Fast-track nurse training for Healthcare Assistants Watch

Bames
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HCAs to be offered faster nursing degree courses

A renewed focus on fast-track nurse degree training for healthcare assistants is to be introduced by Health Education England, following a major review of education and training due out this week.

The move is expected to have the double effect of improving career options for HCAs – long seen as an issue for the health service – and as a means of speeding up the supply of home-grown nurses to help deal with the current shortage in registrants.

The national workforce planning body has toldNursing Times that it will draw up a standardised education and training framework for universities and employers in England, which allows students to use prior relevant experience to account for some elements of their degree.
This type of fast track training – referred to as accreditation of prior experiential learning (APEL) – means students can complete their undergraduate nursing degree in less time than the standard three years.
HEE said its new framework will focus on students being able to use previous experience that demonstrates they have the required knowledge and skills to account for up to half of their degree – meaning they will be able to graduate within one and a half years.

What do people make of these proposed plans considering normal students have complete the three year course.

http://www.liquidhc.com/news/blog/fa...are-assistants
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thabo05
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i think its a great idea for those who are going to be affected by this move like myself .it will motivate us HCAs to be ready for improvement due to career development ,unfortunate for those that completed the whole three years , legislation , policies change everyday so good one indeed
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moonkatt
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It's just regurgitation of something that can already be done. There's already the chance to APEL previous study on a lot of nursing courses. It's how quite a few of the post grad courses work as well.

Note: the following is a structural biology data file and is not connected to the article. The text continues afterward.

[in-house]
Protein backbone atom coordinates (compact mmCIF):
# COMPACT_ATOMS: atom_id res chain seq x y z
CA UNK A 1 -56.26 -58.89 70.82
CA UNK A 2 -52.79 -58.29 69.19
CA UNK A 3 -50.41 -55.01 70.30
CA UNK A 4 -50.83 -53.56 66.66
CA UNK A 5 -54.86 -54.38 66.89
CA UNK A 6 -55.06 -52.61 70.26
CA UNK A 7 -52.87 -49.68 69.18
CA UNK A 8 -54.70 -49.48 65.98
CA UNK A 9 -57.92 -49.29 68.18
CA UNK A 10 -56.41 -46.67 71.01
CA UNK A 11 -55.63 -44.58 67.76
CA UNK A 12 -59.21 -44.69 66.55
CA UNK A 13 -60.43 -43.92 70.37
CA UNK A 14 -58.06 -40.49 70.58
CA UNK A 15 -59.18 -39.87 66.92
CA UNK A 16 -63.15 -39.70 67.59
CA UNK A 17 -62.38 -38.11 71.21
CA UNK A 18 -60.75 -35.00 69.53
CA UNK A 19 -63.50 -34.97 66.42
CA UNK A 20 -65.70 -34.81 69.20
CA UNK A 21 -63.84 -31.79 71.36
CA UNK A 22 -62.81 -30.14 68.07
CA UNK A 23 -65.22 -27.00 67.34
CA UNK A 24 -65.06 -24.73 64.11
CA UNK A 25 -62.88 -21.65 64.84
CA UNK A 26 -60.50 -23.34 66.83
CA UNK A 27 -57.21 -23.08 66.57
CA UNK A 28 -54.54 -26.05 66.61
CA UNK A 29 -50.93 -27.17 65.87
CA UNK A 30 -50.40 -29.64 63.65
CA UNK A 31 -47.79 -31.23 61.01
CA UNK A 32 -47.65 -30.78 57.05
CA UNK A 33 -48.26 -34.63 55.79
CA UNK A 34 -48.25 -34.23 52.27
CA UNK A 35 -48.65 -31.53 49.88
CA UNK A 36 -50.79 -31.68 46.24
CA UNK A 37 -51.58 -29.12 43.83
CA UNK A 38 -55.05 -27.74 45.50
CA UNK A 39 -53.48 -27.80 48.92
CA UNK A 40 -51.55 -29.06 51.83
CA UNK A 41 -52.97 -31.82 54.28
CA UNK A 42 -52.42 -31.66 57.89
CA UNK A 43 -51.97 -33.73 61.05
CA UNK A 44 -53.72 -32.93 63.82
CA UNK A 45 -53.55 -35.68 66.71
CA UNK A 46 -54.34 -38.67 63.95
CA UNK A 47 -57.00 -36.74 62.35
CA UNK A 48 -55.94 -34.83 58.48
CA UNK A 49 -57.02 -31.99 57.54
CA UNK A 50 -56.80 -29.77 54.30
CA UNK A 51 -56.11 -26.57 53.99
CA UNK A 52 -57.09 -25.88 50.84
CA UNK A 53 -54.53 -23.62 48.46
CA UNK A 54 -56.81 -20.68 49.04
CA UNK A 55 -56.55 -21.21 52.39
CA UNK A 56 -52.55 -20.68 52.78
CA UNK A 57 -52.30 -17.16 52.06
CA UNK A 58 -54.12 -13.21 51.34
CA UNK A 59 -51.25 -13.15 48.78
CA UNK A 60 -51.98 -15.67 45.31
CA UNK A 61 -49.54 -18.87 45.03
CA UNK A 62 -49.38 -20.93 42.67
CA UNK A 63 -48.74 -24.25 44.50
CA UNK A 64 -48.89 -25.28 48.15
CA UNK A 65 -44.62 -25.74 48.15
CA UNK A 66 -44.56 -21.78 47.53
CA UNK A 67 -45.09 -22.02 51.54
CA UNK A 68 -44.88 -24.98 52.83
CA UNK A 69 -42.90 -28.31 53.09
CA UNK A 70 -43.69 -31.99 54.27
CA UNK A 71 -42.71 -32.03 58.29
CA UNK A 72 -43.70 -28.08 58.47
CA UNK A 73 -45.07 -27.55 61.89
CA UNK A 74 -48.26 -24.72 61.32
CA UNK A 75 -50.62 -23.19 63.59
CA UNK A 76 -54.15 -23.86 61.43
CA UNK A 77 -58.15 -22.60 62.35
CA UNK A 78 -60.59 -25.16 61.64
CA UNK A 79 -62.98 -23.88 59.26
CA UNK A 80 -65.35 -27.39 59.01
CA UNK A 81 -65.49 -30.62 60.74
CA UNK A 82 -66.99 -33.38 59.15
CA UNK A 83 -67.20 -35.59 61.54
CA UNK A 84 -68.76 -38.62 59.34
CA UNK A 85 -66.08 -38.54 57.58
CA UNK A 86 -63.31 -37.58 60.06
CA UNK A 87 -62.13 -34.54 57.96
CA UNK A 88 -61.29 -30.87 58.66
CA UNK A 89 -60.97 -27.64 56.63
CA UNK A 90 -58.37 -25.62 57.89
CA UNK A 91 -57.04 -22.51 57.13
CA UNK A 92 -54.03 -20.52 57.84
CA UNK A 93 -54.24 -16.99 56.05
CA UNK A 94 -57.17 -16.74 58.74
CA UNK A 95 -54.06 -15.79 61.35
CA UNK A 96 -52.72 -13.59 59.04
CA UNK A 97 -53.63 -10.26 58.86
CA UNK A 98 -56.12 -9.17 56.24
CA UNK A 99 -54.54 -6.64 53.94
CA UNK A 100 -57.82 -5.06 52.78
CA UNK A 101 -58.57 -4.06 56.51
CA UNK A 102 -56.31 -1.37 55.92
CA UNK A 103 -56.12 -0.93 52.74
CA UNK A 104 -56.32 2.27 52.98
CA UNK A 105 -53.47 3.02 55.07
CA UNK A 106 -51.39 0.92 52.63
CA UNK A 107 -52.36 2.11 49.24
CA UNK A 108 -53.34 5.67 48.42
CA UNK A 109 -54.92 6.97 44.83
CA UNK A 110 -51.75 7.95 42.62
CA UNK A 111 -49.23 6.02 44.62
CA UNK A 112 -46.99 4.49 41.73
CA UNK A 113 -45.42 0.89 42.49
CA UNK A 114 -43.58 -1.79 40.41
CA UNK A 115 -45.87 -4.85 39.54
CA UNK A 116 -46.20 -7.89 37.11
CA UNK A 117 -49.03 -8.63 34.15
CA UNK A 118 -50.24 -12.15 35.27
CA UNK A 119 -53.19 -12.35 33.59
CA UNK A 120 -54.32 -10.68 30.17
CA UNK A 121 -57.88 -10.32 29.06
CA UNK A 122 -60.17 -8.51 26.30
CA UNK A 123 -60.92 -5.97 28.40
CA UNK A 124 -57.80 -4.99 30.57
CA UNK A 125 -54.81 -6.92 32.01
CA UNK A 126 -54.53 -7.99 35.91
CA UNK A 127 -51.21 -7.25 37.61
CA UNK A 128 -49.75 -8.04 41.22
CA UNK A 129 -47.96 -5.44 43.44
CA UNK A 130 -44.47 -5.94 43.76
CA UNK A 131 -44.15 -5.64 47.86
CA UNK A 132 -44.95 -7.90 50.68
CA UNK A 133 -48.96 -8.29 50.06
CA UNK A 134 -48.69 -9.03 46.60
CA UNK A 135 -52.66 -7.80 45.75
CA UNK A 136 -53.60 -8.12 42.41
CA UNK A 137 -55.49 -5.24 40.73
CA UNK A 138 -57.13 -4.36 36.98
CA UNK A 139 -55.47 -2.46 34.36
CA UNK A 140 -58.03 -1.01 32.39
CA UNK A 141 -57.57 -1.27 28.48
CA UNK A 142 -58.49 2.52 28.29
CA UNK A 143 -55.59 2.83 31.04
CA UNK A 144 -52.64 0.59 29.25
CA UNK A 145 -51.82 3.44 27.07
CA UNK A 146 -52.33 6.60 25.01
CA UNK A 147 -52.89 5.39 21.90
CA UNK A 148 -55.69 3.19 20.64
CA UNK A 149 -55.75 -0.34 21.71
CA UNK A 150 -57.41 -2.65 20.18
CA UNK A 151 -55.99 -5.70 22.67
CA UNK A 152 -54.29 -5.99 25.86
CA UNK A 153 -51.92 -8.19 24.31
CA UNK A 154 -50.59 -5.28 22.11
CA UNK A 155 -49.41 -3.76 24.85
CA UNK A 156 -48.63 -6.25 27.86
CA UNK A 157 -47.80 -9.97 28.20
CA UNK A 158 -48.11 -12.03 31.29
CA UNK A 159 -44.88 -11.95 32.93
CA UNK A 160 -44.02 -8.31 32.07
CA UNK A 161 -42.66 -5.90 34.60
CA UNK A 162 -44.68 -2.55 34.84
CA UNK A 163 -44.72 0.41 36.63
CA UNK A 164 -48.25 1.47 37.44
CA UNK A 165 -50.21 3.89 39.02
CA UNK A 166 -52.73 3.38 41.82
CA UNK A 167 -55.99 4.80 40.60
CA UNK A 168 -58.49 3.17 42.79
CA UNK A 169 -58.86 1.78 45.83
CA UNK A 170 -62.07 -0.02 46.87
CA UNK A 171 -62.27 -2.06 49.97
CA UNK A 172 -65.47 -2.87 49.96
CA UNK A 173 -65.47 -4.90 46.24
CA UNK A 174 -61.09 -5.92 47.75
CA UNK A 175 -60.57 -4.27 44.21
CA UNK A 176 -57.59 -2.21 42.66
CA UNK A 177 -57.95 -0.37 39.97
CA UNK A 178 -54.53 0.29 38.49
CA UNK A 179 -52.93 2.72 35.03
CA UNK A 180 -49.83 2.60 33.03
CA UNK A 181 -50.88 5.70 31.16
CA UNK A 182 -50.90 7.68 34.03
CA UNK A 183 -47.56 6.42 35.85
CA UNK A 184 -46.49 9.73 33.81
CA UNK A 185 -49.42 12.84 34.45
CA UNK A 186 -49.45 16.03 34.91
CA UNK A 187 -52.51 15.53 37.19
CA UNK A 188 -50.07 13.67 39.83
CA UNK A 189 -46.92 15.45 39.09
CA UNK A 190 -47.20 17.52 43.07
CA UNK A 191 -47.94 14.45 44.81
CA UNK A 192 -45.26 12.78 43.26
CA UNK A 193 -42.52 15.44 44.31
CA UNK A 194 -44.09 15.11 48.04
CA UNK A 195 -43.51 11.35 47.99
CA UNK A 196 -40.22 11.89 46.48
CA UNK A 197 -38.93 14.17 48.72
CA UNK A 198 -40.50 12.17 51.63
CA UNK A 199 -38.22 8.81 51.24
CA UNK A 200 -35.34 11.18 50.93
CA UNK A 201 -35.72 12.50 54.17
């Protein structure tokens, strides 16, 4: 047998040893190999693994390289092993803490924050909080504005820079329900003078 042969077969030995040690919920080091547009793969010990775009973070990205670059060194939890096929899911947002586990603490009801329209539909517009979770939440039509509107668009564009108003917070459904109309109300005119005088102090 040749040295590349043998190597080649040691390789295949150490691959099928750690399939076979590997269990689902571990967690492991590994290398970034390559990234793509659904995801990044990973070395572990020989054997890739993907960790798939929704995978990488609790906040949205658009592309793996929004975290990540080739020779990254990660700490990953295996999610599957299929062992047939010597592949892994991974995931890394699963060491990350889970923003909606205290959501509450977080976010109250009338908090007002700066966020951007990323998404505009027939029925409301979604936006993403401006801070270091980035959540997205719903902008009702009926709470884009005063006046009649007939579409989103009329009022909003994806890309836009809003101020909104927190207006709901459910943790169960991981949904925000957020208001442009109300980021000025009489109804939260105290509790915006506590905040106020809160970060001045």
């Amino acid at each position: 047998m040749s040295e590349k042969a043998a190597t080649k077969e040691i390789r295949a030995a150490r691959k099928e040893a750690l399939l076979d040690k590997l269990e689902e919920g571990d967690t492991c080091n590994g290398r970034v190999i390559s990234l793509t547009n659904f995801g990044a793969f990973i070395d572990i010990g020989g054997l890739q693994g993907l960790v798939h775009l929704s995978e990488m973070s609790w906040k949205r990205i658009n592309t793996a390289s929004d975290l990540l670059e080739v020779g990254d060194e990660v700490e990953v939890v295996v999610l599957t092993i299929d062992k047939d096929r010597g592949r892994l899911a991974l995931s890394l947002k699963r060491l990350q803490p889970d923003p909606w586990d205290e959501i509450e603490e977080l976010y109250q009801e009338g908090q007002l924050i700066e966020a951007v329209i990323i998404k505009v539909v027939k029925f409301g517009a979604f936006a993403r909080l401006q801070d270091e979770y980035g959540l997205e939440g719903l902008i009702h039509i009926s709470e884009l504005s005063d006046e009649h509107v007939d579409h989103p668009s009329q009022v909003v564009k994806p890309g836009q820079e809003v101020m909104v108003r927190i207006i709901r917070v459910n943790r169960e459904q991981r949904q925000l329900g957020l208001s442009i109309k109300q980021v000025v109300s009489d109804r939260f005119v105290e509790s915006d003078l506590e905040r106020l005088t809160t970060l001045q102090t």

While I agree it's a good idea to encourage HCAs who want to climb the career ladder to come into nursing, I don't think this is the way. It would be more worthwhile for trusts to invest in supporting staff to get relevant qualifications to get onto nursing g courses (quite a few HCAs would like to train as nurses but don't have the entry quals) and by increasing the number of places for secondment so that it's easier financially for these people to train.
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CosmicJay
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I totally agree with the last poster. My worry with this is whether a shorter course will provide enough time for HCA's to bridge the gap between support work and nursing - I think the jump between band 3 and band 5 is quite big and shouldn't be underestimated as just another step up the ladder.

I currently work for the NHS and I'm on training this week. There was an interesting discussion yesterday and apparently my trust is no longer doing secondments - which is a big blow for me. But what is being developed is the Assistant Practitioners role at Band 4. This involves a foundation degree alongside experience at Band 3 - perhaps that's the route HCA's should be taking - then they could introduce a shorter course to help Band 4's qualify?


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moonkatt
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(Original post by CosmicJay)
I totally agree with the last poster. My worry with this is whether a shorter course will provide enough time for HCA's to bridge the gap between support work and nursing - I think the jump between band 3 and band 5 is quite big and shouldn't be underestimated as just another step up the ladder.
And if you consider most HCAs sit on band 2 it's an even larger gap. This story isn't something new that universities have started doing, you've been able to APEL work you've done for a while now, it was offered when I started uni back in 2007, it's just be rehashed and pushed out to the press. It just meant you didn't have to do some of the modules as it was work already covered. As far as practical experience is concerned (not been discussed here, but has been elsewhere) while experience as a HCA is valuable to someone training as a nurse, it does not equate to time spent on placement as a student nurse, they're two different things, personally, I'd be completely against people being fast tracked through clinical placements because of experience as a HCA.

(Original post by CosmicJay)
I currently work for the NHS and I'm on training this week. There was an interesting discussion yesterday and apparently my trust is no longer doing secondments - which is a big blow for me. But what is being developed is the Assistant Practitioners role at Band 4. This involves a foundation degree alongside experience at Band 3 - perhaps that's the route HCA's should be taking - then they could introduce a shorter course to help Band 4's qualify?